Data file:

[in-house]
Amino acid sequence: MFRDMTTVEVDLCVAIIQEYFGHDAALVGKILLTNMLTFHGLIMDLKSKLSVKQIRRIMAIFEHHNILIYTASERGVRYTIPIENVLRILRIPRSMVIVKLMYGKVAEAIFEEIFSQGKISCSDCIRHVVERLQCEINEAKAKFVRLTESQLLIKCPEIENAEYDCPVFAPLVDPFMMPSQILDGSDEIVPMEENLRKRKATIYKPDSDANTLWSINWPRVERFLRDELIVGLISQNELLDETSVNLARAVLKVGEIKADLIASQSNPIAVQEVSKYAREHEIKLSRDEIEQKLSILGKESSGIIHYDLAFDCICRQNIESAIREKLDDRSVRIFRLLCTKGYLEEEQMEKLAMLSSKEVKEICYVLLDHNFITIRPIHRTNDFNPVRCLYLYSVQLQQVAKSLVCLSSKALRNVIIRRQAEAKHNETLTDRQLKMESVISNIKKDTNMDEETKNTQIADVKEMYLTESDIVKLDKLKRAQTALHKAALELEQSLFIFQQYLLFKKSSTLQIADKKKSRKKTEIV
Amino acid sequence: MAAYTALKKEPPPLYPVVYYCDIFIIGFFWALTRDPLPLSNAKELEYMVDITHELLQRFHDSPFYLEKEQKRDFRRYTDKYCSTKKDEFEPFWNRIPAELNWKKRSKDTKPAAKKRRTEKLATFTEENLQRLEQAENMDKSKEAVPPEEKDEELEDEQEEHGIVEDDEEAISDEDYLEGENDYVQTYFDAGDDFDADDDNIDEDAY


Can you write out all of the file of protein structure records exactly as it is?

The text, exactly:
[in-house]
Amino acid sequence: MFRDMTTVEVDLCVAIIQEYFGHDAALVGKILLTNMLTFHGLIMDLKSKLSVKQIRRIMAIFEHHNILIYTASERGVRYTIPIENVLRILRIPRSMVIVKLMYGKVAEAIFEEIFSQGKISCSDCIRHVVERLQCEINEAKAKFVRLTESQLLIKCPEIENAEYDCPVFAPLVDPFMMPSQILDGSDEIVPMEENLRKRKATIYKPDSDANTLWSINWPRVERFLRDELIVGLISQNELLDETSVNLARAVLKVGEIKADLIASQSNPIAVQEVSKYAREHEIKLSRDEIEQKLSILGKESSGIIHYDLAFDCICRQNIESAIREKLDDRSVRIFRLLCTKGYLEEEQMEKLAMLSSKEVKEICYVLLDHNFITIRPIHRTNDFNPVRCLYLYSVQLQQVAKSLVCLSSKALRNVIIRRQAEAKHNETLTDRQLKMESVISNIKKDTNMDEETKNTQIADVKEMYLTESDIVKLDKLKRAQTALHKAALELEQSLFIFQQYLLFKKSSTLQIADKKKSRKKTEIV
Amino acid sequence: MAAYTALKKEPPPLYPVVYYCDIFIIGFFWALTRDPLPLSNAKELEYMVDITHELLQRFHDSPFYLEKEQKRDFRRYTDKYCSTKKDEFEPFWNRIPAELNWKKRSKDTKPAAKKRRTEKLATFTEENLQRLEQAENMDKSKEAVPPEEKDEELEDEQEEHGIVEDDEEAISDEDYLEGENDYVQTYFDAGDDFDADDDNIDEDAY